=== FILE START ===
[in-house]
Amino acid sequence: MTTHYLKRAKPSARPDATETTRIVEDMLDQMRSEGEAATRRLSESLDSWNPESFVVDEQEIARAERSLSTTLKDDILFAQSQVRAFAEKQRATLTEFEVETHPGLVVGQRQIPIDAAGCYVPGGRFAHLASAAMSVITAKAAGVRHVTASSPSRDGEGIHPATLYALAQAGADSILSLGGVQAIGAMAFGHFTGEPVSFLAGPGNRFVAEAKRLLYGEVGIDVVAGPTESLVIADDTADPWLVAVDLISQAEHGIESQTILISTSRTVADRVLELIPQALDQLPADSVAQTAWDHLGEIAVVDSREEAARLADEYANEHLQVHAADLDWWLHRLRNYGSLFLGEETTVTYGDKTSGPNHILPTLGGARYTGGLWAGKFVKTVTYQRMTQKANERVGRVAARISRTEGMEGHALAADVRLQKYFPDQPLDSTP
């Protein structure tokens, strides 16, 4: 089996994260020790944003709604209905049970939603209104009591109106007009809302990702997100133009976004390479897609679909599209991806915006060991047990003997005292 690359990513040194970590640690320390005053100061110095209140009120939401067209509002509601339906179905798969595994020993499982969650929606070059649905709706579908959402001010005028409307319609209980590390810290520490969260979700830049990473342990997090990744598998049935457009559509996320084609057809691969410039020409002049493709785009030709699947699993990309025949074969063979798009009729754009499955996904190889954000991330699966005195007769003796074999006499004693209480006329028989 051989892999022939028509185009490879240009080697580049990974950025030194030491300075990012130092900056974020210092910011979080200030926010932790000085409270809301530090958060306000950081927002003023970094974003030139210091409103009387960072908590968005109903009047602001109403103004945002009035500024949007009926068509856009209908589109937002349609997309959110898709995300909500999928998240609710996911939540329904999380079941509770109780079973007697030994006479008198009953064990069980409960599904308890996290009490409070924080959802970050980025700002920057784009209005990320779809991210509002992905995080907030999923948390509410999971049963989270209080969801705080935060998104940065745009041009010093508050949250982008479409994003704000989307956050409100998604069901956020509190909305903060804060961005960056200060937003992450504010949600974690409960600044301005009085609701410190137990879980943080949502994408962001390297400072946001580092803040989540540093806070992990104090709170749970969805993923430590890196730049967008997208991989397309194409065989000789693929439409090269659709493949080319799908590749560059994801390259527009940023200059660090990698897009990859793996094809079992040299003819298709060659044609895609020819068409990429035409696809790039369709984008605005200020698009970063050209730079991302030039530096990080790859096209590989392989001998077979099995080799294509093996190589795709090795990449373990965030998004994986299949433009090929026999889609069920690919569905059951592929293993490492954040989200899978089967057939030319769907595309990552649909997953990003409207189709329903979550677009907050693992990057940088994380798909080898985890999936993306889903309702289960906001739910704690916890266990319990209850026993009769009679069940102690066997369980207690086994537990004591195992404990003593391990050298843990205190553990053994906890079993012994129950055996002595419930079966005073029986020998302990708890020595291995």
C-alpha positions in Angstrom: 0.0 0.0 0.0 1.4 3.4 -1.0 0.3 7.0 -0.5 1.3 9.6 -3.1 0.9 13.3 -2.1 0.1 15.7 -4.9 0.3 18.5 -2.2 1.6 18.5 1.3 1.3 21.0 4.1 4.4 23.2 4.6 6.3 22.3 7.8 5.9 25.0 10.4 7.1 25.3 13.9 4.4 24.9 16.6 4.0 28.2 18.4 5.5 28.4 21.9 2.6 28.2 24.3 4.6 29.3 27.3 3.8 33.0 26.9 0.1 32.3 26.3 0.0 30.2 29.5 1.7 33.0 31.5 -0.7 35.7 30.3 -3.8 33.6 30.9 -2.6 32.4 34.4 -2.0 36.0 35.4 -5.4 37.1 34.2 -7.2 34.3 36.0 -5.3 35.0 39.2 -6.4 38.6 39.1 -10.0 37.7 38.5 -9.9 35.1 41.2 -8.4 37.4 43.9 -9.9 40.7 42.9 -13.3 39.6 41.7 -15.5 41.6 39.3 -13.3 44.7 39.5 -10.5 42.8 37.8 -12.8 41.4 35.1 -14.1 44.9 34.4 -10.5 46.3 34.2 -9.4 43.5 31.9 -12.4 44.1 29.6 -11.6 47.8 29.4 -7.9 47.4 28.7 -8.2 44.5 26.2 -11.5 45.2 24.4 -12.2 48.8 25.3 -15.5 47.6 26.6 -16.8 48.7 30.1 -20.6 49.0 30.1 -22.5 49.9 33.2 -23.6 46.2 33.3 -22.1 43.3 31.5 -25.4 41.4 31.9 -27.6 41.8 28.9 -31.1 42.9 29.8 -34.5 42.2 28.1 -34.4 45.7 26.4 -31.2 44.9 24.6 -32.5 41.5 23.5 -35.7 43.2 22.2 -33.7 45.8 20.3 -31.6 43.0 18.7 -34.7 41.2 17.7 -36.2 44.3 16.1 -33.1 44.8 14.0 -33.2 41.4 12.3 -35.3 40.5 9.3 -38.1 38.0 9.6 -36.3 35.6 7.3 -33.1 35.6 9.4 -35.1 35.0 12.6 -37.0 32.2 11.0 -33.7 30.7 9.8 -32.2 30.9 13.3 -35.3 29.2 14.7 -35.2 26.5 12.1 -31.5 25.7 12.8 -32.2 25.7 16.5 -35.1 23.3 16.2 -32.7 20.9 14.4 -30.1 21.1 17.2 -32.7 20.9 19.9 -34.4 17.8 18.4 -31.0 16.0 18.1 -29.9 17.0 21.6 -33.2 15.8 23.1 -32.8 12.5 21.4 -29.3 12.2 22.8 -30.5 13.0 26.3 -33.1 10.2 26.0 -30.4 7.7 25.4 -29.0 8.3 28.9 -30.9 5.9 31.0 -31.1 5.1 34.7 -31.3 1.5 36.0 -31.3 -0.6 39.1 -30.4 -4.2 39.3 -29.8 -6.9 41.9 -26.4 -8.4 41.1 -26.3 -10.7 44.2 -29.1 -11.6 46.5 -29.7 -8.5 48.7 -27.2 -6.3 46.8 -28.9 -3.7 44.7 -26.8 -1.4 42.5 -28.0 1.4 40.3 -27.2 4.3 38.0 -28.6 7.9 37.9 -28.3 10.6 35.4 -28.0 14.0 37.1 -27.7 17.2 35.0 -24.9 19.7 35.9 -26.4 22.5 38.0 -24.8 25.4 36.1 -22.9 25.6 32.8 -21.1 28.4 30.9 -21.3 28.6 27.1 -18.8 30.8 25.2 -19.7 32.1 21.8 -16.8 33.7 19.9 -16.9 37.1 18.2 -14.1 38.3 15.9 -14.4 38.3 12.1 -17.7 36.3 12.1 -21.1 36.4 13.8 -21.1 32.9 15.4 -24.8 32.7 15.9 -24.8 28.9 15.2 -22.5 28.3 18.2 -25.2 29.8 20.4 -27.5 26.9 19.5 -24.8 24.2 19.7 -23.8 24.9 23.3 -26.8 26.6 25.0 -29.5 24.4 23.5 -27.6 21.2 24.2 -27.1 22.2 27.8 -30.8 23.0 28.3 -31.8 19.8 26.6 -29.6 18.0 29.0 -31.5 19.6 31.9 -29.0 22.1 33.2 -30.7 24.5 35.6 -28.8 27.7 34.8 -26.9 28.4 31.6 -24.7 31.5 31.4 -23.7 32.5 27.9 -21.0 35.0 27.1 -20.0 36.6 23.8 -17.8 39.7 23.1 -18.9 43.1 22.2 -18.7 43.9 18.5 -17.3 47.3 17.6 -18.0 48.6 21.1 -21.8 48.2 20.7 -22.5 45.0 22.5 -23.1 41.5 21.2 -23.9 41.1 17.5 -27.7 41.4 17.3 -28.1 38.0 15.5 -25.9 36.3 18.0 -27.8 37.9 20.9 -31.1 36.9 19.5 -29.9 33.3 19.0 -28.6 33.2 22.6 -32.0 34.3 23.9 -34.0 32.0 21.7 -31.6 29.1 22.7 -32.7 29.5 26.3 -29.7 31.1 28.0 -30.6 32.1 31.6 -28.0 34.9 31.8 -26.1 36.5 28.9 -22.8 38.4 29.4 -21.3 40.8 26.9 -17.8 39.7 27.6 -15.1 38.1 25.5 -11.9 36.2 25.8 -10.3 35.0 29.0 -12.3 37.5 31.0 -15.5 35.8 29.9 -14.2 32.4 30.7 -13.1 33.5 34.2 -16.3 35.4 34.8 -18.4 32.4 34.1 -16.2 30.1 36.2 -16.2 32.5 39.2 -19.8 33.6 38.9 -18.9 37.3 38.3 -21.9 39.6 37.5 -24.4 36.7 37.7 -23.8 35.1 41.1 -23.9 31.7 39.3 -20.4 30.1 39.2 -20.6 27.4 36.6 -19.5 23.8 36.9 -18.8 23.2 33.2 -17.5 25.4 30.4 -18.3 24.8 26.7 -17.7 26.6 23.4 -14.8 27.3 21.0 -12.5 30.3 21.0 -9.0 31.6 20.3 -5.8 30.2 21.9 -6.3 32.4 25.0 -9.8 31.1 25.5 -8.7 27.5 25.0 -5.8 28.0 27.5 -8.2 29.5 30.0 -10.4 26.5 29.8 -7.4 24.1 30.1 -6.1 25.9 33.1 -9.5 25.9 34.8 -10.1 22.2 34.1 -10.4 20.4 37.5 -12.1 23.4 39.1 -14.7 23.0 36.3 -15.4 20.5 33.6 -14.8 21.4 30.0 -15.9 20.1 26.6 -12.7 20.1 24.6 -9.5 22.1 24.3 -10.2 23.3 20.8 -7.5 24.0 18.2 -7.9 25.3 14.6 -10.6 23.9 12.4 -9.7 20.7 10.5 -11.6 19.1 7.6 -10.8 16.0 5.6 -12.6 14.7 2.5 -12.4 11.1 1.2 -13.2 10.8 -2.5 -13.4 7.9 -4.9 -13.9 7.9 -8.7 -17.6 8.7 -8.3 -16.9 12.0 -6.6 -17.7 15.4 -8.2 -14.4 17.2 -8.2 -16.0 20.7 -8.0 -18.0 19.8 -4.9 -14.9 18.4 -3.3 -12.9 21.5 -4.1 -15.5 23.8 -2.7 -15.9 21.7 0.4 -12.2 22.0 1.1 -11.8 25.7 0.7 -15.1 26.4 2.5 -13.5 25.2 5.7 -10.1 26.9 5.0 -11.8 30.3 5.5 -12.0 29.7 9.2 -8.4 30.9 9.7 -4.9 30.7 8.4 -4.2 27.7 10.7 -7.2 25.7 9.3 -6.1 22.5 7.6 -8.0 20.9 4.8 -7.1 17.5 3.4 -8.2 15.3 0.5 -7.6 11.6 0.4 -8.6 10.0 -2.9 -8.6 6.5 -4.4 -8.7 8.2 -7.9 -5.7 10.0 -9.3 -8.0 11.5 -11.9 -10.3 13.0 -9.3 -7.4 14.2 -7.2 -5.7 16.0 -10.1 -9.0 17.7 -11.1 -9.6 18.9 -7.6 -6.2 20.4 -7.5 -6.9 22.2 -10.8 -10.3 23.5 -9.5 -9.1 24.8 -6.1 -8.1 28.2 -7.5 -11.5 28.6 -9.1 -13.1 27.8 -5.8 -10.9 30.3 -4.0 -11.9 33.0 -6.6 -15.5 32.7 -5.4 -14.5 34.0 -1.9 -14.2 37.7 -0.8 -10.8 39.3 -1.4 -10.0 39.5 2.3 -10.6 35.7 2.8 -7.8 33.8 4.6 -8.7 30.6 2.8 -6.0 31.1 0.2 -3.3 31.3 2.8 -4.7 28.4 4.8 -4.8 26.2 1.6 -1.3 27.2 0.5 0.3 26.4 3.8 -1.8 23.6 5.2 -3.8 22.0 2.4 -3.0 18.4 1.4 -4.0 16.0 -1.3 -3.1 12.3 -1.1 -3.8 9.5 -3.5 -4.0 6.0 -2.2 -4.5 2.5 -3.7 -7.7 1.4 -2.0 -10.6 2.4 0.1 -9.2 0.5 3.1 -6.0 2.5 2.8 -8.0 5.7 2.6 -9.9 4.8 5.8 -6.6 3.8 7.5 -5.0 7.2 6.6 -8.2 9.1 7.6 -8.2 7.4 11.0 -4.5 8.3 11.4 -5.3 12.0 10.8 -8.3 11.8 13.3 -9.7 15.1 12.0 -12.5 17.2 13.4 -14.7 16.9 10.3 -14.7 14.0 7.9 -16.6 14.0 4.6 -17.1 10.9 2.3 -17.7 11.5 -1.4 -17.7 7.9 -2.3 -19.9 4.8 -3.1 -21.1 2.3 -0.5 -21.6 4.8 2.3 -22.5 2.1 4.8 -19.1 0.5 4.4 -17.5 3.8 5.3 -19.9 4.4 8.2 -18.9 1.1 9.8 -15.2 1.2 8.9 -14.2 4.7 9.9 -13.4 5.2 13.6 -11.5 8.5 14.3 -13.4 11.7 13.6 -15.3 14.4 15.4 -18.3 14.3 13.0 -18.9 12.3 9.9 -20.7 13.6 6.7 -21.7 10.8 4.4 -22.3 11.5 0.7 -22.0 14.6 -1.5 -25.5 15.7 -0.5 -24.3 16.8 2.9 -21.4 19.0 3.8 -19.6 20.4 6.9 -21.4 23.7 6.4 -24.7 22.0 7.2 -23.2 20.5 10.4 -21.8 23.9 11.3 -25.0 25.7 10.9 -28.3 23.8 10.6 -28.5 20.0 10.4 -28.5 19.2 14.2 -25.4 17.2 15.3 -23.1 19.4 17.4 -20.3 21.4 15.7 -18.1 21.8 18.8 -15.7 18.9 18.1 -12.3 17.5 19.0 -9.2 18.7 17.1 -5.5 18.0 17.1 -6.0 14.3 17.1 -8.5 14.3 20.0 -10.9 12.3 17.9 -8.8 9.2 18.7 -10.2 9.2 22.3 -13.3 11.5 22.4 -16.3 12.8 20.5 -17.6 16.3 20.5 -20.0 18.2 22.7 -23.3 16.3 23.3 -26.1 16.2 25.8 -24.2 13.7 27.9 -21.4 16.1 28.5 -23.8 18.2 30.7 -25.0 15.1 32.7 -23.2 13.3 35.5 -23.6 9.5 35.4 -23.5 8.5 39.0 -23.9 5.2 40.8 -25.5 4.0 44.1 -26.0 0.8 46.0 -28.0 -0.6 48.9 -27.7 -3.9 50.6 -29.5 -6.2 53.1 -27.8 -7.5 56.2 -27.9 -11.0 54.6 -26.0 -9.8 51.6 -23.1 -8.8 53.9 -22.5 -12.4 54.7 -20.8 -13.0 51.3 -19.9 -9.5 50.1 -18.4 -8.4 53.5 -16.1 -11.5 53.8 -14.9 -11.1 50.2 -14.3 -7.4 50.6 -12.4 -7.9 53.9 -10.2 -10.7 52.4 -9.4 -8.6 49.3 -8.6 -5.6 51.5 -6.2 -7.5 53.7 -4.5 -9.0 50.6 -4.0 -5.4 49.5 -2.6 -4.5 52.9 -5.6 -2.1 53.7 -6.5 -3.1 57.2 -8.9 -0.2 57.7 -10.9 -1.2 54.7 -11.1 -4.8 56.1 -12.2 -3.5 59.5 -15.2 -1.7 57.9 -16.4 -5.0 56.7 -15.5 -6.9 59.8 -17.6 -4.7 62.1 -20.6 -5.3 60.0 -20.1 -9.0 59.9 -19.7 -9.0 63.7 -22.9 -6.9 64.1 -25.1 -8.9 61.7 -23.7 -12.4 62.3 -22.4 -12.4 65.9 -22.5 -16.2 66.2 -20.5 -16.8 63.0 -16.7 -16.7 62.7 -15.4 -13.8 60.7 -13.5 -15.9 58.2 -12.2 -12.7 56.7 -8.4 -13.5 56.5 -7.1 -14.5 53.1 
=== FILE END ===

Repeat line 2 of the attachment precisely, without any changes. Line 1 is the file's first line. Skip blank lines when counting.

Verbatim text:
Amino acid sequence: MTTHYLKRAKPSARPDATETTRIVEDMLDQMRSEGEAATRRLSESLDSWNPESFVVDEQEIARAERSLSTTLKDDILFAQSQVRAFAEKQRATLTEFEVETHPGLVVGQRQIPIDAAGCYVPGGRFAHLASAAMSVITAKAAGVRHVTASSPSRDGEGIHPATLYALAQAGADSILSLGGVQAIGAMAFGHFTGEPVSFLAGPGNRFVAEAKRLLYGEVGIDVVAGPTESLVIADDTADPWLVAVDLISQAEHGIESQTILISTSRTVADRVLELIPQALDQLPADSVAQTAWDHLGEIAVVDSREEAARLADEYANEHLQVHAADLDWWLHRLRNYGSLFLGEETTVTYGDKTSGPNHILPTLGGARYTGGLWAGKFVKTVTYQRMTQKANERVGRVAARISRTEGMEGHALAADVRLQKYFPDQPLDSTP